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Permanent placements growth remains sharp in UK

Staff Writer | April 11, 2018
The IHS Markit/REC Report on Jobs provides the most comprehensive guide to the UK labour market, drawing on original survey data provided by recruitment consultancies.
Permanent placements
Britain   UK Report on Jobs
Growth in permanent placements outstrips that for temp billings March data signalled a further sharp increase in permanent staff placements across the UK, with the pace of expansion edging up fractionally since February.

In contrast, temp billings expanded at the weakest pace for over a year.

Staff vacancies continued to rise markedly at the end of the first quarter. This was despite growth of demand easing slightly to the lowest for 15 months, driven by a weaker upturn in temporary staff positions.

Overall candidate availability continued to decline sharply during March, though the latest reduction was the weakest seen for one year. A softer drop in permanent candidate supply contrasted with a slightly quicker deterioration in short-term staff availability.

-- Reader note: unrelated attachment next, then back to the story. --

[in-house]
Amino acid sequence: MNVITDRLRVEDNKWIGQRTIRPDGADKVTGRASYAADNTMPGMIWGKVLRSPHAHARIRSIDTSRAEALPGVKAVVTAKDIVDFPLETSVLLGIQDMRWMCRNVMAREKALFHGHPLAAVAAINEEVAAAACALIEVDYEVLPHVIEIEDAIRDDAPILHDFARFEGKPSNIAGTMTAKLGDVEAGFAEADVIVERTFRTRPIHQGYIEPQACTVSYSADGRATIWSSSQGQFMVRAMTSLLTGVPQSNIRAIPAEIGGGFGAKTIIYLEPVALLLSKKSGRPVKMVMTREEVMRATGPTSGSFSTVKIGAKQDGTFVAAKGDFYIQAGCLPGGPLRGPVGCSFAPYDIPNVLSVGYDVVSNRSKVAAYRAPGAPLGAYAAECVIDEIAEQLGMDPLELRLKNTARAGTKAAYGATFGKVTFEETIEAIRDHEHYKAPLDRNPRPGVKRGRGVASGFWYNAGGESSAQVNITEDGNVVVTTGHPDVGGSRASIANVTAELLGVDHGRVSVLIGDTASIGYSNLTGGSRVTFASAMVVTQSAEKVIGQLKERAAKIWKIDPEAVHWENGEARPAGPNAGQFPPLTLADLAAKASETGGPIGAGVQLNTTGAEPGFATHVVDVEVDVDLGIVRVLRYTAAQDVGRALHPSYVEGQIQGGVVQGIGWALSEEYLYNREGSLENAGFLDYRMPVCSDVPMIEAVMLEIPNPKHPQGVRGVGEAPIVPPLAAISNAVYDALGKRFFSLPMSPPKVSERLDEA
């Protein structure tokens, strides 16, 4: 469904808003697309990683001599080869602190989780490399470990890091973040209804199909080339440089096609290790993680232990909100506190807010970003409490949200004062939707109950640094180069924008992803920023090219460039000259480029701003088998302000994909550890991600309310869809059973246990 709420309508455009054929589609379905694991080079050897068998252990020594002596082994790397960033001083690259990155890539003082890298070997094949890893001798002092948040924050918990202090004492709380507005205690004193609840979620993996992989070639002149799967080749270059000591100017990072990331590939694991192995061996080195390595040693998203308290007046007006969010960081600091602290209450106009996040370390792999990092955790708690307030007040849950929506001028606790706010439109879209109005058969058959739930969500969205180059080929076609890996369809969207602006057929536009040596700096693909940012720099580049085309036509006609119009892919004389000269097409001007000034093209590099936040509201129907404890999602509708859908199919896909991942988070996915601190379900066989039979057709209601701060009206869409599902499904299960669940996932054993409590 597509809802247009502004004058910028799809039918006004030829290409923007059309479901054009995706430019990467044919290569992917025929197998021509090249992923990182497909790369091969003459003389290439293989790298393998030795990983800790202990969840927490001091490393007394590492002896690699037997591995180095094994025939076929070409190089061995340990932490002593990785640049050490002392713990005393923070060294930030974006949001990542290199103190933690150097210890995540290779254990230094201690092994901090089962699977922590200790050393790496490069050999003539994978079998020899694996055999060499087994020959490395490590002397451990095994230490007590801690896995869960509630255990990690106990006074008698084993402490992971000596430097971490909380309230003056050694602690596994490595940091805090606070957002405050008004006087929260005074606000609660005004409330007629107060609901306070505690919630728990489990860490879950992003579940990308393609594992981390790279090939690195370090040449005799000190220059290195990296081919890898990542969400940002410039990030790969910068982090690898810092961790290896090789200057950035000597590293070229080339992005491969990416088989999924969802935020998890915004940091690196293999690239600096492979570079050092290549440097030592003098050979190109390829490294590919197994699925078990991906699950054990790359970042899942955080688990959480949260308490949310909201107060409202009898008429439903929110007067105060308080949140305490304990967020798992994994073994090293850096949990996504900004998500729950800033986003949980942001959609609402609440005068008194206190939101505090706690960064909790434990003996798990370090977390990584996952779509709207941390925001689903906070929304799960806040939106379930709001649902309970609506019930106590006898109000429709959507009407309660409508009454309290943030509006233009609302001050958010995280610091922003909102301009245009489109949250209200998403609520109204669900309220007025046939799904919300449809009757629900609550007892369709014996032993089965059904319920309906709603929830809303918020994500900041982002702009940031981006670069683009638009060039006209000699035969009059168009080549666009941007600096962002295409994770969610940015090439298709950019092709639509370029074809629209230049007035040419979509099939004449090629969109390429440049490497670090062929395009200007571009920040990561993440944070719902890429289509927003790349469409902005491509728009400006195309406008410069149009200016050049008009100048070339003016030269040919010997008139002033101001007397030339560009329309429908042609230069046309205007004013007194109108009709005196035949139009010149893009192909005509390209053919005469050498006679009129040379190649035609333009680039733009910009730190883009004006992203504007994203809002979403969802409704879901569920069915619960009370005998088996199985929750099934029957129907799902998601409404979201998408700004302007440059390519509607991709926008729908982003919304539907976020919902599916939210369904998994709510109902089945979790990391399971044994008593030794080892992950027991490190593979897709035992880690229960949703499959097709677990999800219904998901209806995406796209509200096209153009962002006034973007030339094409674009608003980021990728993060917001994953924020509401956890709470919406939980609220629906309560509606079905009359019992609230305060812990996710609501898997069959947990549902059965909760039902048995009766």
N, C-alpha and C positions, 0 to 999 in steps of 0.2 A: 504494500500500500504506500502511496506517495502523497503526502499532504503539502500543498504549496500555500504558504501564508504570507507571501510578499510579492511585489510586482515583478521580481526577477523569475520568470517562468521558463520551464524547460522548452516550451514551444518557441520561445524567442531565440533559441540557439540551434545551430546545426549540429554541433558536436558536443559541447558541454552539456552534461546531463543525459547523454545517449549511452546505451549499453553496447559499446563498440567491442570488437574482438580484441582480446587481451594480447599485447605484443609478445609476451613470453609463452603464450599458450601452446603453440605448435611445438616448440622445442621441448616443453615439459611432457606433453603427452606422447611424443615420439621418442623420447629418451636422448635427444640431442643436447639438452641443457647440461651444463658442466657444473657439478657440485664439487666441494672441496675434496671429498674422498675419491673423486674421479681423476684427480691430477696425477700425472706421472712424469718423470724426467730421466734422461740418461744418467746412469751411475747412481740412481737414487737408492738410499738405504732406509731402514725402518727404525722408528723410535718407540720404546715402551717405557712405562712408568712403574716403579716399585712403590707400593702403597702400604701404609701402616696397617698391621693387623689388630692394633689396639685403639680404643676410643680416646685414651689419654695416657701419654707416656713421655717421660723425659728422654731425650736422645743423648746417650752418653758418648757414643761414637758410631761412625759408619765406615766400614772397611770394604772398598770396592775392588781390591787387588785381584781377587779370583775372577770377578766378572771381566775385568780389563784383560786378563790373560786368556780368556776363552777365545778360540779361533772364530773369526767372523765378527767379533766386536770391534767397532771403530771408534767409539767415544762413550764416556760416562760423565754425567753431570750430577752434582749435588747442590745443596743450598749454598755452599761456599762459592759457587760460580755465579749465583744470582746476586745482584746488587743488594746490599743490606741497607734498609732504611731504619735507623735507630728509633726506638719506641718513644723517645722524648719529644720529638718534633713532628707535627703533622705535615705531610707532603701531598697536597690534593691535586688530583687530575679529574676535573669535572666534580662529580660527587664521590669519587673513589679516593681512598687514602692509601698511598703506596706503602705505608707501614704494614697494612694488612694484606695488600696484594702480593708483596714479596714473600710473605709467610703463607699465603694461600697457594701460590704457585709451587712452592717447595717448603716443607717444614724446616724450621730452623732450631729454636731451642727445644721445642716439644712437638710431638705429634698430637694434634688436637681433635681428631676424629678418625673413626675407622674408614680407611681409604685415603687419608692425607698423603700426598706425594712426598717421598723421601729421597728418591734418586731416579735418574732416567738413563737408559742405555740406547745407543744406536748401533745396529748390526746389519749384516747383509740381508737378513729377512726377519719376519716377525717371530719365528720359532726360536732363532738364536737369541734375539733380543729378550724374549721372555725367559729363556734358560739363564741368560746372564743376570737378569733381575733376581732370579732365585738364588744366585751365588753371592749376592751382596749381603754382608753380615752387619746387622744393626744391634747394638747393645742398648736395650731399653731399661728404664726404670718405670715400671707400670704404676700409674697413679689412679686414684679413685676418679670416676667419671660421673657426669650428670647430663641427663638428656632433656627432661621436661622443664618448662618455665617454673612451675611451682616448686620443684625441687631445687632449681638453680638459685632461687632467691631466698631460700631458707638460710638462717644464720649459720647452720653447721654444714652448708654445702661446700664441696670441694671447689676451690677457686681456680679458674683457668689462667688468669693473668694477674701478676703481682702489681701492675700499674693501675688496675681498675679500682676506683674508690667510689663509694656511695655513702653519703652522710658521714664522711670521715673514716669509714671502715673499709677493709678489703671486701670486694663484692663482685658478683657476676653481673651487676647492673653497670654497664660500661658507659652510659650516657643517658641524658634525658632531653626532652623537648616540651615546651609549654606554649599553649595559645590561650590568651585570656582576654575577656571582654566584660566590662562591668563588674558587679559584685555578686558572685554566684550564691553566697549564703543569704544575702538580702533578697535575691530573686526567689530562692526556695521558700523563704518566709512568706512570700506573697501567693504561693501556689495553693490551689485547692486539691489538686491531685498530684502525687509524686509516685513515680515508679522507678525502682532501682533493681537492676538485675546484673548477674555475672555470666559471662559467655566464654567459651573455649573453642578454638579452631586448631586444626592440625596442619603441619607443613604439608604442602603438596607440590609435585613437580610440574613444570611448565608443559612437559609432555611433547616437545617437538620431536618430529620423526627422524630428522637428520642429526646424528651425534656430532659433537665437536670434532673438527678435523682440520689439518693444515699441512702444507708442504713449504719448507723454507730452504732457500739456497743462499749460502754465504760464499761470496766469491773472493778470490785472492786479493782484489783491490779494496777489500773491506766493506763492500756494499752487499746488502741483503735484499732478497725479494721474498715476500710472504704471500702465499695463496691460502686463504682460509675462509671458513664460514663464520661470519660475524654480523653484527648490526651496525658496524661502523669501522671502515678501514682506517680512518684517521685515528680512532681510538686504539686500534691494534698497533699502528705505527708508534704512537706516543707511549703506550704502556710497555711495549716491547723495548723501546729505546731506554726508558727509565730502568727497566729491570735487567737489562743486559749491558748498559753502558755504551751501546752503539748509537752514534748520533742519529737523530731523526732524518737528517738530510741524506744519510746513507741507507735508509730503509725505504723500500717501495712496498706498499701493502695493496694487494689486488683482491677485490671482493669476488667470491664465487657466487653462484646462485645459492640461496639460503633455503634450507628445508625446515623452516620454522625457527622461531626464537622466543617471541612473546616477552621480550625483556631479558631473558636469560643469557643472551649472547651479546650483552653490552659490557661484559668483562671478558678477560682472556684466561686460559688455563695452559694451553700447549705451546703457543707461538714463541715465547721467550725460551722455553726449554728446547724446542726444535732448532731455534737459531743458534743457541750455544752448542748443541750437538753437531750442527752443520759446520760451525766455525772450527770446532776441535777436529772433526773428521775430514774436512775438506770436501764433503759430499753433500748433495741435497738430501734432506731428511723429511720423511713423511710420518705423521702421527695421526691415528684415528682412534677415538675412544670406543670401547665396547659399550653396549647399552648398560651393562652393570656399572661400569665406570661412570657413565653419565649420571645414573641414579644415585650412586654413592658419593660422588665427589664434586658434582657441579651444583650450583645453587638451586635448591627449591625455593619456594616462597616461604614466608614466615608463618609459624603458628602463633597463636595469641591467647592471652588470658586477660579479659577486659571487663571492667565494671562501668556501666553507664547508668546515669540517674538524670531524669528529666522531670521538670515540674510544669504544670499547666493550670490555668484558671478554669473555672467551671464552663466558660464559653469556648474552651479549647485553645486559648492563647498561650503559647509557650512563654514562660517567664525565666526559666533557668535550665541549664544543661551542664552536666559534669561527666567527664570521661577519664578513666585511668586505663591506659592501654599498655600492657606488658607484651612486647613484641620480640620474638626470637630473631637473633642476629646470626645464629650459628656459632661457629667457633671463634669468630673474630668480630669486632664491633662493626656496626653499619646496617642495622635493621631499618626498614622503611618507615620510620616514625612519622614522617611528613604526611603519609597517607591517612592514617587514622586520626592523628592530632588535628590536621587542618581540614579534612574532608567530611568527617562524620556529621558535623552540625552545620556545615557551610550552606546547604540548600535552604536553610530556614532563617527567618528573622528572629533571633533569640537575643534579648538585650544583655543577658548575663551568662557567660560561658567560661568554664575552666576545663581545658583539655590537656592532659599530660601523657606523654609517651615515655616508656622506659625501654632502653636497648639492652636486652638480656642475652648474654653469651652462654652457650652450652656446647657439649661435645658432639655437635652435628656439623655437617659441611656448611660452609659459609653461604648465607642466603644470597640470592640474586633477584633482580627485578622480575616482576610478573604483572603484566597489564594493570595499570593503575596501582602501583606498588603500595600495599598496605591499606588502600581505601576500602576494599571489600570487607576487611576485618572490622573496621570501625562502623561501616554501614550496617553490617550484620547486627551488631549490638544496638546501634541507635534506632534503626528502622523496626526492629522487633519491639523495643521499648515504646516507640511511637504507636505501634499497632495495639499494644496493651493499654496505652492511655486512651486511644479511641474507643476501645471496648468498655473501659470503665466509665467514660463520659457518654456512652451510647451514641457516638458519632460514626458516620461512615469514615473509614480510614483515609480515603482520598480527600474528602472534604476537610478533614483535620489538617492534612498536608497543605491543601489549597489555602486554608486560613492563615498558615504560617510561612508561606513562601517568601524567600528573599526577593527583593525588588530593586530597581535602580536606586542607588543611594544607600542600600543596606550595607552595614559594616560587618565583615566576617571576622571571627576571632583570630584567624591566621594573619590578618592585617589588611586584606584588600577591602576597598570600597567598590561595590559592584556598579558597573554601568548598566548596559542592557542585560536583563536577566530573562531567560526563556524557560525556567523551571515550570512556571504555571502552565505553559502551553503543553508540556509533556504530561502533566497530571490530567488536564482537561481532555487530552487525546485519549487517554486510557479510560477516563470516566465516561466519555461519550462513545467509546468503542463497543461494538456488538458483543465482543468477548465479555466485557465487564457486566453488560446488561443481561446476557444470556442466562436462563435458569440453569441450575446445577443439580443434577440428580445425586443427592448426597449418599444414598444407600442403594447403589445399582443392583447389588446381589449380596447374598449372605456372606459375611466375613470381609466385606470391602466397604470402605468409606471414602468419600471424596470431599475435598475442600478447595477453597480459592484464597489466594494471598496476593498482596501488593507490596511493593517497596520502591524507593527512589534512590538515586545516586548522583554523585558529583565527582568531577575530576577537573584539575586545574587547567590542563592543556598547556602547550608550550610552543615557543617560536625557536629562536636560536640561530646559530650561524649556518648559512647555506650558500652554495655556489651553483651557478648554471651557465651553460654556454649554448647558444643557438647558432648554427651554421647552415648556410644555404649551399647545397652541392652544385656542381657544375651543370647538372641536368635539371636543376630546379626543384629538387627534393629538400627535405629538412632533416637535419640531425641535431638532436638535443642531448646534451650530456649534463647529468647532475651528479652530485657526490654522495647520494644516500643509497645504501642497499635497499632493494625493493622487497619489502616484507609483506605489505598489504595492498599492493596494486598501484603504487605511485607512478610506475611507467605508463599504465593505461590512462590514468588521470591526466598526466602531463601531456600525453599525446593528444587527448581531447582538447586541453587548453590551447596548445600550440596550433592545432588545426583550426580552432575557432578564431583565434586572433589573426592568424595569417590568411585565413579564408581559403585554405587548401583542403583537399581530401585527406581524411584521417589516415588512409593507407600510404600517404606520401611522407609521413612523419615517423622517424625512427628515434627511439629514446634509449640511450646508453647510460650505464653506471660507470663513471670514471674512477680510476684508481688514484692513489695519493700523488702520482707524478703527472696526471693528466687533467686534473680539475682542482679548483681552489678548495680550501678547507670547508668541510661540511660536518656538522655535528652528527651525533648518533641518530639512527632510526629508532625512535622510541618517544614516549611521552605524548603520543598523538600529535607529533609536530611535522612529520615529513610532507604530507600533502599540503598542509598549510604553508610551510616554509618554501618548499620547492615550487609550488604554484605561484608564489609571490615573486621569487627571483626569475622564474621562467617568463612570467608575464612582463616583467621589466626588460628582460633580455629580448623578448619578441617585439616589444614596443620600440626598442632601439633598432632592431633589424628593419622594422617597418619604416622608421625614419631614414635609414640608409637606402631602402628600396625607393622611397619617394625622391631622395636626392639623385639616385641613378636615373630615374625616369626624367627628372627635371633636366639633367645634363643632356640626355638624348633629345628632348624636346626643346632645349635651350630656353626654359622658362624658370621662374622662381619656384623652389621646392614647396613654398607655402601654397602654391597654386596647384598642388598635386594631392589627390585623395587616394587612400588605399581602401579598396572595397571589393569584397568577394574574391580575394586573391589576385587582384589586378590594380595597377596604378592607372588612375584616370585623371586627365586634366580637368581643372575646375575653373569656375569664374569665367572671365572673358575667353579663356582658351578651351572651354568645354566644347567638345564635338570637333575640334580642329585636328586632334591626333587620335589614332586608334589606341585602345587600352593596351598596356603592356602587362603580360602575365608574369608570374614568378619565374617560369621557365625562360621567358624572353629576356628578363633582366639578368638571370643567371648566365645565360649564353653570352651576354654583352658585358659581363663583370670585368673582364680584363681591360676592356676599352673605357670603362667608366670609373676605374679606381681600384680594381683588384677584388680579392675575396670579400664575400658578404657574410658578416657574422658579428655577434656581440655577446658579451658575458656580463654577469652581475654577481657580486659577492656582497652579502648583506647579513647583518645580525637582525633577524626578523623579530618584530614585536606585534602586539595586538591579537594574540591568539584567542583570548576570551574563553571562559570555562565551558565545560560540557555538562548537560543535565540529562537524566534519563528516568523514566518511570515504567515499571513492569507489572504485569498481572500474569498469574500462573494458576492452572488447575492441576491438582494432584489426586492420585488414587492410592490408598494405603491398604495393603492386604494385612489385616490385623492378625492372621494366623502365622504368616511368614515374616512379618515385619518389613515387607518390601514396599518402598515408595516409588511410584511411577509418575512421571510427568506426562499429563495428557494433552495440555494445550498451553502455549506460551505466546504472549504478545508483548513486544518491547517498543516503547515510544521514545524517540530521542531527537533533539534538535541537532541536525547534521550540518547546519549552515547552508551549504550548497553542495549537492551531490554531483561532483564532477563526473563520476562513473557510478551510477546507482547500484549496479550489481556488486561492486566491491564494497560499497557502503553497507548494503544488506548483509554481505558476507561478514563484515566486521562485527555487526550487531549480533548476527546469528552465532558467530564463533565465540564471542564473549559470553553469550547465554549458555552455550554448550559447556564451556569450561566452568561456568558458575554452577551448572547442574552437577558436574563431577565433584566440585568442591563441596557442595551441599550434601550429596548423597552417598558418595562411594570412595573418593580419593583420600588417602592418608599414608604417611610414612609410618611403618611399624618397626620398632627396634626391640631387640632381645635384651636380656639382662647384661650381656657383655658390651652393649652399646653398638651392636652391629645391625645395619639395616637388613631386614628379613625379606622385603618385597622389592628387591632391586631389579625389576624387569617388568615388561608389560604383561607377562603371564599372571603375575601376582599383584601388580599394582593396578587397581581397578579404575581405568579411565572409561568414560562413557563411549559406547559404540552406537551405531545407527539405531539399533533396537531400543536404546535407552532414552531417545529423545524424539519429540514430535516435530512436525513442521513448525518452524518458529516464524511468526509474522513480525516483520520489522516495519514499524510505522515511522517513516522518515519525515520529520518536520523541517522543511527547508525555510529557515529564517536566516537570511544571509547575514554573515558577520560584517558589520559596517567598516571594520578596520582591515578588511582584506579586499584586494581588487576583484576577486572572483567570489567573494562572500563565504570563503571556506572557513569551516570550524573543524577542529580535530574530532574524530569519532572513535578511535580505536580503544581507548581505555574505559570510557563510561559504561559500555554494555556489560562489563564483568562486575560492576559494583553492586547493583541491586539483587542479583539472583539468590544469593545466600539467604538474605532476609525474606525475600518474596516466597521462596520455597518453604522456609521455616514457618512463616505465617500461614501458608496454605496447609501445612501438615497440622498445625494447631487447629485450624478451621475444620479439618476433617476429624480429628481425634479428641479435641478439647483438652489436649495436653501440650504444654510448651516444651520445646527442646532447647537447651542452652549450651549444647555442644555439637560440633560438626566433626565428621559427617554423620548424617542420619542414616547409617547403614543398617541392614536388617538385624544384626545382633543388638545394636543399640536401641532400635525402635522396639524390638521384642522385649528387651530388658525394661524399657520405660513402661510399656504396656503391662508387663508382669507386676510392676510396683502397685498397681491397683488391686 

Average starting salaries continued to increase sharply in March, despite the rate of inflation softening to a ten-month low. Pay for temporary/contract staff rose at the quickest pace since last September.

The upturn in permanent staff placements was once again led by the Midlands, though rates of growth were marked in all of the other four UK regions monitored by the survey.

On a regional basis, Scotland recorded the sharpest rise in temp billings at the end of the first quarter. Growth was also sharp across the Midlands and the South of England, while modest upturns were registered in London and the North of England.

Staff vacancies continued to rise at sharper rates across the private sector compared to the public sector during March.

In the private sector, marked rates of vacancy growth were signalled for both permanent and temporary workers.

Vacancies for both permanent and shortterm staff across the public sector rose at steeper rates compared to those seen in February. Engineering led the rankings for demand for permanent staff during March, closely followed by IT & Computing.

Nonetheless, permanent job vacancies also rose markedly across the remaining seven job categories.


 

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